Client Communication – In Good Times and (Not So) Good Times

The recent events surrounding the coronavirus pandemic have generated an astronomical amount of fear in the world which has consequently impacted the financial markets. The reality of the situation has hit home for us all, impacting our daily lives as seen in grocery and convenience stores where shelves are barren.

First responders pleading for assistance and understaffed hospitals are featured in the media daily. The national and local media are reporting negative developments, escalation and events related to this pandemic and first we saw the markets react to that news. Then the economy followed and that continues to unfold. The extreme volatility in the markets has every investor fearful of what may be next. It is up to us as advisors to listen, understand the basis for those fears, calm the nerves and create viable action plans for our clients.

There is a paradox that currently exists in this era of technology, where we have a communication issue in an age where the world is more interconnected than it has ever been. Fear thrives in the absence of transparent communication. I confronted this dilemma and looked at my family’s business practice to see where we could solve this problem for our clients. Immediately my team got to work with a plan of action to get in front of as many clients as possible.

We believe that standard quarterly client outreach needs to be ramped up to weekly, and in some cases daily to calm those fears. Begin asking clients how they are doing and if they have been affected, then determine what level of fear they are experiencing and what specifically is causing that fear.

Listening is vital and asking open-ended questions will result in honest conversations that will genuinely help. In order to serve clients in the best way possible, simple communication with clients is imperative – it allows better understanding of their fears and will help them make rational and sound investment decisions. Through frequent communication, you can help your clients learn who they really are as an investor, and rationalize what they fear versus what you know to be true.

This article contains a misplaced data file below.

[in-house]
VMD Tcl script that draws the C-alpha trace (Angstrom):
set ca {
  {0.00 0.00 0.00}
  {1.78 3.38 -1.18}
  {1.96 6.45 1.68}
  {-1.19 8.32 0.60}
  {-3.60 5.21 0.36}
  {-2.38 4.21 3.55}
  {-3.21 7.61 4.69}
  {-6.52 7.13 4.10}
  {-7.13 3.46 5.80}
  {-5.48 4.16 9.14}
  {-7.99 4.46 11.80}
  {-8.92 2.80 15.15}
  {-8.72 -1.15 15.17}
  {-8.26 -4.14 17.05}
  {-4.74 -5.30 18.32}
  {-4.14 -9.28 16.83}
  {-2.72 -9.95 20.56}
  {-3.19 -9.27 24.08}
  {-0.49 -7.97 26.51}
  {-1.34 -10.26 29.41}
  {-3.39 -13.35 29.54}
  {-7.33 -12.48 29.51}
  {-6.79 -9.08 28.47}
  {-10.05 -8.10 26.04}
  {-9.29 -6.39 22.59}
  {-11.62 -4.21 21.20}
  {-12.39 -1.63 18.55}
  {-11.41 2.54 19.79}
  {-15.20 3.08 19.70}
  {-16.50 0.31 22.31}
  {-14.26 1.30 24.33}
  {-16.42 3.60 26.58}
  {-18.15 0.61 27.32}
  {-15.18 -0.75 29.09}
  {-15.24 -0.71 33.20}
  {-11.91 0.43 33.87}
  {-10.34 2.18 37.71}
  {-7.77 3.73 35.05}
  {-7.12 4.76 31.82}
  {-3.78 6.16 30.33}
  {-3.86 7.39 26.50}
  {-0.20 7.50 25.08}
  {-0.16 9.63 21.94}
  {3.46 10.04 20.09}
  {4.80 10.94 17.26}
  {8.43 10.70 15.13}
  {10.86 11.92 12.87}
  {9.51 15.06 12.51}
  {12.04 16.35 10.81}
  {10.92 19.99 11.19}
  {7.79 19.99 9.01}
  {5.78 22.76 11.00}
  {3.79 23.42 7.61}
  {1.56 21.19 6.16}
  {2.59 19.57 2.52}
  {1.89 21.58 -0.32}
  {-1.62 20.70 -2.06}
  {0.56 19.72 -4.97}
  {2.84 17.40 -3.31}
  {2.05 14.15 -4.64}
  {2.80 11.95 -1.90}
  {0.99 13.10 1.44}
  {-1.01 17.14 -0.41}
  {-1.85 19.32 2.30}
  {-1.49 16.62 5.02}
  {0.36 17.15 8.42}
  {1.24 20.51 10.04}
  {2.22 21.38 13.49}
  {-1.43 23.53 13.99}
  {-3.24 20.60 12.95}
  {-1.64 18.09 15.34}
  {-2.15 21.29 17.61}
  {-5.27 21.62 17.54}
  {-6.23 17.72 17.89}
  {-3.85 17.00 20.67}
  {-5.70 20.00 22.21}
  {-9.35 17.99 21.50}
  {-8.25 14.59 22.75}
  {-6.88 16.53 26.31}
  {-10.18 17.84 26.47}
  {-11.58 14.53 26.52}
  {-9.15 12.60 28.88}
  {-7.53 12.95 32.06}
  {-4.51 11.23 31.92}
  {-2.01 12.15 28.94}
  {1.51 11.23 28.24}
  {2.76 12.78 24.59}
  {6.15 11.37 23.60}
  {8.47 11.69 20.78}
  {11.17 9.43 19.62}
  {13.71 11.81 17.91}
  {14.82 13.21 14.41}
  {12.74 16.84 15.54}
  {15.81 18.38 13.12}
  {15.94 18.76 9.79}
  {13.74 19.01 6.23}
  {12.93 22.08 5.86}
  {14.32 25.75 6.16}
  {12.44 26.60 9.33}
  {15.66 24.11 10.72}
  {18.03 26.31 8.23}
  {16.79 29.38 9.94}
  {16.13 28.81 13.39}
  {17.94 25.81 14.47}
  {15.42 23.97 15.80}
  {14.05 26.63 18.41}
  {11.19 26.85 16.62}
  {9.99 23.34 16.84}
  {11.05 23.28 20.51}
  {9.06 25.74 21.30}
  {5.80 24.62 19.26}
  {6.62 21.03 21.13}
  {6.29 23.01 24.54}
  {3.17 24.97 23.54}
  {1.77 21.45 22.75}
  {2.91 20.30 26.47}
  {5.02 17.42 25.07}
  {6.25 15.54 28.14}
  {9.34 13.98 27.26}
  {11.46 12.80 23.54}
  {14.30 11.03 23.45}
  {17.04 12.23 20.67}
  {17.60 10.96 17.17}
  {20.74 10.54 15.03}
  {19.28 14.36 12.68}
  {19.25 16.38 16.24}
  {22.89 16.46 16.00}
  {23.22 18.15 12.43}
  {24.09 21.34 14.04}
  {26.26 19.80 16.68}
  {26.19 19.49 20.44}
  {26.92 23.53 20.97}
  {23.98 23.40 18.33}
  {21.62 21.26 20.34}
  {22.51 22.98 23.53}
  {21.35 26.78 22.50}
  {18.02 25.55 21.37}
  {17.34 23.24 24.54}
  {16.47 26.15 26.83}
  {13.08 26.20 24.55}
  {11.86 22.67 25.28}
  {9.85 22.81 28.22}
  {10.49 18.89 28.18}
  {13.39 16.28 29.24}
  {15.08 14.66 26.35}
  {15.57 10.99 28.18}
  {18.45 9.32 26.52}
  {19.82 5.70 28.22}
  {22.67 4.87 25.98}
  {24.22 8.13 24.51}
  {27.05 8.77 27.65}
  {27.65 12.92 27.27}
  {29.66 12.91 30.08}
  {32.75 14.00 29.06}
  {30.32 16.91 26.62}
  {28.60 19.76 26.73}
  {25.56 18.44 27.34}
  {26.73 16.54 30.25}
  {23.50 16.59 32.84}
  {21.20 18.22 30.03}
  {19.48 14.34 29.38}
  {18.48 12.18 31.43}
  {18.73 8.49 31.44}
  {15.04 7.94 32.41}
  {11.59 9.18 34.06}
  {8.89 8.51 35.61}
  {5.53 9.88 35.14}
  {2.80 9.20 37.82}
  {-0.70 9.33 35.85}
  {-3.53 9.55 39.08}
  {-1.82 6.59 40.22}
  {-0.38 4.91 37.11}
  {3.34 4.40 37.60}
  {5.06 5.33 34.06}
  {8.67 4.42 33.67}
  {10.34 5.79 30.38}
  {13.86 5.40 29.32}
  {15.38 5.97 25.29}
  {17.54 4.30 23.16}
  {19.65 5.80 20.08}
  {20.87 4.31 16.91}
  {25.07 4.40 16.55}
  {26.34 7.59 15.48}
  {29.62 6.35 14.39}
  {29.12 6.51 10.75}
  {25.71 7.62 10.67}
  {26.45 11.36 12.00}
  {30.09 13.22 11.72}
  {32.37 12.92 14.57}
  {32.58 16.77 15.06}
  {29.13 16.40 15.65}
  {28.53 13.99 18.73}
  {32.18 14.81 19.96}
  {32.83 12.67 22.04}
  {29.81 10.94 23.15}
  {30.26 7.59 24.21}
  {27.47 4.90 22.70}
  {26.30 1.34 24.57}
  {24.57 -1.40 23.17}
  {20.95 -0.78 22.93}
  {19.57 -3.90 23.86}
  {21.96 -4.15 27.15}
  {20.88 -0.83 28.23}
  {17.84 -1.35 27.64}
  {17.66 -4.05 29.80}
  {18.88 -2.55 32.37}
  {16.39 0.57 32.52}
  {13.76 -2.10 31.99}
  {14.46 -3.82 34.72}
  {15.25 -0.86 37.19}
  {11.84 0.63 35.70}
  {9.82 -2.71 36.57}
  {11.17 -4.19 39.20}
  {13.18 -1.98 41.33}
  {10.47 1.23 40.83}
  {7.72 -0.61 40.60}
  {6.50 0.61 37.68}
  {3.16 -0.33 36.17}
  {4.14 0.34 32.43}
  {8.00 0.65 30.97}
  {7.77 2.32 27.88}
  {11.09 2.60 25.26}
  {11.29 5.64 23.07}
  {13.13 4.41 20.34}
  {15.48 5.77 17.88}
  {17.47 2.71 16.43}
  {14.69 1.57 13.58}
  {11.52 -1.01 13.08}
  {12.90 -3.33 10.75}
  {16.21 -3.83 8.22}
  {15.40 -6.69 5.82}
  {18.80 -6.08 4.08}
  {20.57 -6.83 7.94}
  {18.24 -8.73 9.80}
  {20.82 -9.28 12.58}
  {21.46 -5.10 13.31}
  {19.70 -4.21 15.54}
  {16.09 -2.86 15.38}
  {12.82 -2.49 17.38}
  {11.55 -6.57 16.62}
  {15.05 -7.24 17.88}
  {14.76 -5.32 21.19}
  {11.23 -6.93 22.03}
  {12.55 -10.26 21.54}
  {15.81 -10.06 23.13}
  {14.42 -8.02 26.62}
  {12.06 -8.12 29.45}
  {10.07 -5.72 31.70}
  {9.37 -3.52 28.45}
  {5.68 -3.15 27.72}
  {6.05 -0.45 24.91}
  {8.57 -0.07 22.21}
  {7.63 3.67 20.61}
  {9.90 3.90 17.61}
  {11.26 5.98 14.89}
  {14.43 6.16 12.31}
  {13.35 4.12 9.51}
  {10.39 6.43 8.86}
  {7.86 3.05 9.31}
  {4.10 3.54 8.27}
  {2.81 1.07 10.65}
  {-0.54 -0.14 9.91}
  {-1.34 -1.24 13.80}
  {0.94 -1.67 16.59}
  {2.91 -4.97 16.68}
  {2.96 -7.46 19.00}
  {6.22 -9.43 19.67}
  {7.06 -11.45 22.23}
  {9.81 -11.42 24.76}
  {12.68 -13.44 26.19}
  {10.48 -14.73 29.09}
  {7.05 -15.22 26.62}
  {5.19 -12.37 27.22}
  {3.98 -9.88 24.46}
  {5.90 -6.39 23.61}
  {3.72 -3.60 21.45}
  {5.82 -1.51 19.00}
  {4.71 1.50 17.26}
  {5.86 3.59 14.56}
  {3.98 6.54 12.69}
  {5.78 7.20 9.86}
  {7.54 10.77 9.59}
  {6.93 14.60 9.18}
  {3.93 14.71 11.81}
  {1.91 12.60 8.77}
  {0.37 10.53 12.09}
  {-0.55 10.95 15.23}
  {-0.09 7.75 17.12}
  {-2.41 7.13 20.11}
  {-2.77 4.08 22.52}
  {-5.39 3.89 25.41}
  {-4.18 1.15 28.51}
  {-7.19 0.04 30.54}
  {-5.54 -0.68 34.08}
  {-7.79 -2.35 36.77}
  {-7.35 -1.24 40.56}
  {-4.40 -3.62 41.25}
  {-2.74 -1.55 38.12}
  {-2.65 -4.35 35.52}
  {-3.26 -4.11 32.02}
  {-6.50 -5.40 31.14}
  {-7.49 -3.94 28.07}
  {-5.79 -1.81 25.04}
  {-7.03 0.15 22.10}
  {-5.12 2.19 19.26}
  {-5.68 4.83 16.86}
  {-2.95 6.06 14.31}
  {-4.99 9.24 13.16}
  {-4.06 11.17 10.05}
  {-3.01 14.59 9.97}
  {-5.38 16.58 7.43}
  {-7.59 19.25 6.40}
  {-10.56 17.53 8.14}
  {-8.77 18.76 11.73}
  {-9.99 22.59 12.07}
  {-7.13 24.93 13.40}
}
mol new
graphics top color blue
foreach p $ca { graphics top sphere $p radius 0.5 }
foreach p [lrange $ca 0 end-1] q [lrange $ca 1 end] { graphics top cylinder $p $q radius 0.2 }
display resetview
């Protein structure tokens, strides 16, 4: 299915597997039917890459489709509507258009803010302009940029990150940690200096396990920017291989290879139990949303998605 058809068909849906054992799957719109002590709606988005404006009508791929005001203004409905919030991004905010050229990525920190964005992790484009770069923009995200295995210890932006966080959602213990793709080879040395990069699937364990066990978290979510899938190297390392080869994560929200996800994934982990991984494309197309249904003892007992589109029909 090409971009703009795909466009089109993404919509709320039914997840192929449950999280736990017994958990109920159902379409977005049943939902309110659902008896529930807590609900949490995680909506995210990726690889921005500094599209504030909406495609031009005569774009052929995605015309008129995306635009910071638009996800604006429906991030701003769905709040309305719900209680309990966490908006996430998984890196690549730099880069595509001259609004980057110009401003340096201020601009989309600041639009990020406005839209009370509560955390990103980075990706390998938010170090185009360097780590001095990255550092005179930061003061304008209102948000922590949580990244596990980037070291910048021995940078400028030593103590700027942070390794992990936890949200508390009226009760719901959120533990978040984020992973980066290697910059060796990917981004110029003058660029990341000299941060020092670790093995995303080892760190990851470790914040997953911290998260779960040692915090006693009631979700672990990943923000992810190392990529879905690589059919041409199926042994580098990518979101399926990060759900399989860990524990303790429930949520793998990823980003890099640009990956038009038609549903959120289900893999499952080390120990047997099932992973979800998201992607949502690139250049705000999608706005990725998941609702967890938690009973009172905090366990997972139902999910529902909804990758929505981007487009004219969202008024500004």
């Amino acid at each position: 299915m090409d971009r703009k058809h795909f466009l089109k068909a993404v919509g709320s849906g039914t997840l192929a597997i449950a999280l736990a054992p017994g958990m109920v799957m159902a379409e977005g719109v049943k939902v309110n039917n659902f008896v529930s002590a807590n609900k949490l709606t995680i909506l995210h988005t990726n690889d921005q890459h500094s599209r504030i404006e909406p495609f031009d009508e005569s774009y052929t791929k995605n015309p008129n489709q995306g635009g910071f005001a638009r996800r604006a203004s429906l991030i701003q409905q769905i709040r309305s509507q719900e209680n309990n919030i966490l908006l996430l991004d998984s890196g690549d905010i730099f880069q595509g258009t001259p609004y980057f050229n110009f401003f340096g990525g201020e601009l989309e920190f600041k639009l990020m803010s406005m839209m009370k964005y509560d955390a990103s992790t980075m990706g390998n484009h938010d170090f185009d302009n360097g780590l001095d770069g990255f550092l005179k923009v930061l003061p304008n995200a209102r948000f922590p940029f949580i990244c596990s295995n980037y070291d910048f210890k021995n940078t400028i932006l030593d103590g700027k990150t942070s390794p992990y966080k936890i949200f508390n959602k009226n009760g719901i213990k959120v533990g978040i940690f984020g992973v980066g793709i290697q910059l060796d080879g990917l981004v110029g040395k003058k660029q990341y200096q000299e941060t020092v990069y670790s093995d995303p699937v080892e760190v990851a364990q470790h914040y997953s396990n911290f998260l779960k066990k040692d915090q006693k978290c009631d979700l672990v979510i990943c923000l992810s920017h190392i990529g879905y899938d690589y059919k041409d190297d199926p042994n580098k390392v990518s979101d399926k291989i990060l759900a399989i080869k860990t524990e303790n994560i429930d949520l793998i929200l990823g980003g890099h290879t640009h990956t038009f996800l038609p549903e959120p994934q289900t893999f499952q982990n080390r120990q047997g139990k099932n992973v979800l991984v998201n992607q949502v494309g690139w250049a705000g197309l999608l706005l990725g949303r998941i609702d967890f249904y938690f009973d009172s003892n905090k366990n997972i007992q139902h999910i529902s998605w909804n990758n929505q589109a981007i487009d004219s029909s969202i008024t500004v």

Our view is to use facts and evidence when sharing our capital markets outlook, then take a deeper dive into relating the market forecast over the next few years and how each client is positioned to weather the storm. Finally, this results in an action plan – whether to stay the course or make tactical adjustments to their portfolio or their plan based on their long-term goals.

Your personal communication strategy may involve email campaigns, portfolio wellness checks, weekly calls, or anything else that keeps you connected to your client, there is no magic bullet. Whatever strategy you employ, you need to incorporate these three key elements: first, maintain open lines of communication; second, build and refine your personal capital markets outlook by conducting your own extensive due diligence and research; and third, ask the open-ended question…listen more and speak less.

There will always be a range of emotion we experience in the market in good times and in bad times. Our practice makes a point to increase our communication in times of uncertainty and to create an environment where clients feel zero discomfort when calling us. At the end of the day, our job is to help people by providing quality advice and build outstanding relationships with our clients.


Robert Kennally




Robert Kennally
Financial Advisor
Los Angeles, CA